Comparison of rituximab vs fingolimod, dimethyl fumarate and natalizumab in the treatment of multiple sclerosis: two year experience
Author(s): ,
B. Vollmer
Affiliations:
Department of Neurology, Rocky Mountain Multiple Sclerosis Center at the University of Colorado
,
K. Nair
Affiliations:
Skagg`s School of Pharmacy and Pharmaceutical Sciences, University of Colorado, Aurora, CO, United States
,
S. Sillau
Affiliations:
Department of Neurology, Rocky Mountain Multiple Sclerosis Center at the University of Colorado
,
J. Corboy
Affiliations:
Department of Neurology, Rocky Mountain Multiple Sclerosis Center at the University of Colorado
,
T. Vollmer
Affiliations:
Department of Neurology, Rocky Mountain Multiple Sclerosis Center at the University of Colorado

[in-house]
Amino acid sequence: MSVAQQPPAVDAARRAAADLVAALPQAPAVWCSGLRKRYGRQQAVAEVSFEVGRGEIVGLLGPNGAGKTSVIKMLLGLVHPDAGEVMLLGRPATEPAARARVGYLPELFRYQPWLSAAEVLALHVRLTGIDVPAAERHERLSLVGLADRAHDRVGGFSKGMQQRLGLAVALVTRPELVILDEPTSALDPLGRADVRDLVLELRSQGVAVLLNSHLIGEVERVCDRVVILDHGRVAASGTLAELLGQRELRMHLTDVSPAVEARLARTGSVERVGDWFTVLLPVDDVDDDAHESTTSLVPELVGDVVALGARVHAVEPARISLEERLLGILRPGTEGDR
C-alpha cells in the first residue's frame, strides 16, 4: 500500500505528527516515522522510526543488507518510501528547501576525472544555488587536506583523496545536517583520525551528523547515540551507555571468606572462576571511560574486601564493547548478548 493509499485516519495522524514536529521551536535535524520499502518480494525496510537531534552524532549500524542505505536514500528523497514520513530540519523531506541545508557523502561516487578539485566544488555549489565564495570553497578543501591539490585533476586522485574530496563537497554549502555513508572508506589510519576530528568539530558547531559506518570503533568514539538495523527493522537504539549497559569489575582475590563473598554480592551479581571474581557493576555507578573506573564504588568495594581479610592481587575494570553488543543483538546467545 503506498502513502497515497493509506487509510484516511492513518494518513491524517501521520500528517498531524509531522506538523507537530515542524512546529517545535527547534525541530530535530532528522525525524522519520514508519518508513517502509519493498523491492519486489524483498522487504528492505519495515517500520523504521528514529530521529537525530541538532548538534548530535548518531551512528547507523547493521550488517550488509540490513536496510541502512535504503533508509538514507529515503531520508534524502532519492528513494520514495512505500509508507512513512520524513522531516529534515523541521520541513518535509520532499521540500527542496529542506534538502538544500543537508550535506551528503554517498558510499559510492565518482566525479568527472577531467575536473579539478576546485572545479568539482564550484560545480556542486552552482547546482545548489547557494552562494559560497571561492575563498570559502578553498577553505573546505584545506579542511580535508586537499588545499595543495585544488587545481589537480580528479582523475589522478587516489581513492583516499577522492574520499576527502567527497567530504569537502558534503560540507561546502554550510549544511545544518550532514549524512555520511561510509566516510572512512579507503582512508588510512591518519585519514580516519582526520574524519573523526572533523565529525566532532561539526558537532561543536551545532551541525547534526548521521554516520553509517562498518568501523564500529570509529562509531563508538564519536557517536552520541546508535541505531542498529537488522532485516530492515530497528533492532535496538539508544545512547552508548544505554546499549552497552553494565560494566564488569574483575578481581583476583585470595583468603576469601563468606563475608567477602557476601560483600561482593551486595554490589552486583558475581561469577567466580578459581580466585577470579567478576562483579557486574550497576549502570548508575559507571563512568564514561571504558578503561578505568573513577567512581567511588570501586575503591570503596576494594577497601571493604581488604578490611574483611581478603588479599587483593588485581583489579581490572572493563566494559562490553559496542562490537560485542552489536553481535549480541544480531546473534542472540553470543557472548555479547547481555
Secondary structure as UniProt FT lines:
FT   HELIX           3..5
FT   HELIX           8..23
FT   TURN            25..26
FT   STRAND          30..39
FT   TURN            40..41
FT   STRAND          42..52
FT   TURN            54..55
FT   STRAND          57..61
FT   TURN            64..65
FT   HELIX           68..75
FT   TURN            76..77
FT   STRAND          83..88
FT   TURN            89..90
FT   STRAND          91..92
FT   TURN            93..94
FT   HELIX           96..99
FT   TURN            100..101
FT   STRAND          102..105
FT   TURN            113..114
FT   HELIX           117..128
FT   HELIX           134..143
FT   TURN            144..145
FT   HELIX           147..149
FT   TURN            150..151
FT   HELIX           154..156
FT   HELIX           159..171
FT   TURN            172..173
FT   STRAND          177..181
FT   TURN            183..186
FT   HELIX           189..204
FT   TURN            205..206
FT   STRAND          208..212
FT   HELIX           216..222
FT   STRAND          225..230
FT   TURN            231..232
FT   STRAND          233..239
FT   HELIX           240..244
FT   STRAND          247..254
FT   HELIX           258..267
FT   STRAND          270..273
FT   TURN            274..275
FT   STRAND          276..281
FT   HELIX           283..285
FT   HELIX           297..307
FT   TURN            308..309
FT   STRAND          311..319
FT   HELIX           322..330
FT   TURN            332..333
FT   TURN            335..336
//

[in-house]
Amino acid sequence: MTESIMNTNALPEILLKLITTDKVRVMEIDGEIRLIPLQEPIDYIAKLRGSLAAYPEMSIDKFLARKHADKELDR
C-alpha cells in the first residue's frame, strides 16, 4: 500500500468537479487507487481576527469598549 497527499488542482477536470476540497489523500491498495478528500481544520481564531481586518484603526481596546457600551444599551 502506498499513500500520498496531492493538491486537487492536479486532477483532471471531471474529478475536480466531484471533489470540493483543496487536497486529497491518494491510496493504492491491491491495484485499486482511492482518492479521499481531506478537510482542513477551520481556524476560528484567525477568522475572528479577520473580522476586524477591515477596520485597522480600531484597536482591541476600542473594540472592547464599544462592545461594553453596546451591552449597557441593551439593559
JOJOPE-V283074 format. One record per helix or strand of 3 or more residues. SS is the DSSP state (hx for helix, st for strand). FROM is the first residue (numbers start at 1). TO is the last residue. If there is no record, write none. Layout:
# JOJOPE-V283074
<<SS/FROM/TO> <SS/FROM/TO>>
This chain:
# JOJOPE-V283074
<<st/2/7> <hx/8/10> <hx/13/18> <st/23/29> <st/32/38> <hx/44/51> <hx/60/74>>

E. Alvarez
Affiliations:
Department of Neurology, Rocky Mountain Multiple Sclerosis Center at the University of Colorado
ECTRIMS Online Library. Vollmer B. 10/10/18; 228406; P562
Brandi Vollmer
Brandi Vollmer
Contributions
Abstract

Abstract: P562

Type: Poster Sessions

Abstract Category: Therapy - Immunomodulation/Immunosuppression

Introduction: Rituximab (RTX) has been used for the off-label treatment of multiple sclerosis (MS). Limited comparative effectiveness data exists comparing RTX to other highly effective therapies. Objective: Compare discontinuation rates and efficacy of rituximab (RTX) to fingolimod (FTY), dimethyl fumarate (DMF), natalizumab (NTZ) over two years in MS patients.
Methods: Patients prescribed FTY, DMF, NTZ or RTX at the Rocky Mountain MS Center at the University of Colorado between January, 2010 and October, 2013 were identified. Clinician-reported data including relapse history, adverse events, MRI outcomes, disease history and patient characteristics were retrospectively collected. Primary outcome was the probability of discontinuing drug by the end of year two. Simple and adjusted logistic regression were used for pairwise data analysis controlling for age, disease duration, type of MS, gender, and enhancing lesion at baseline.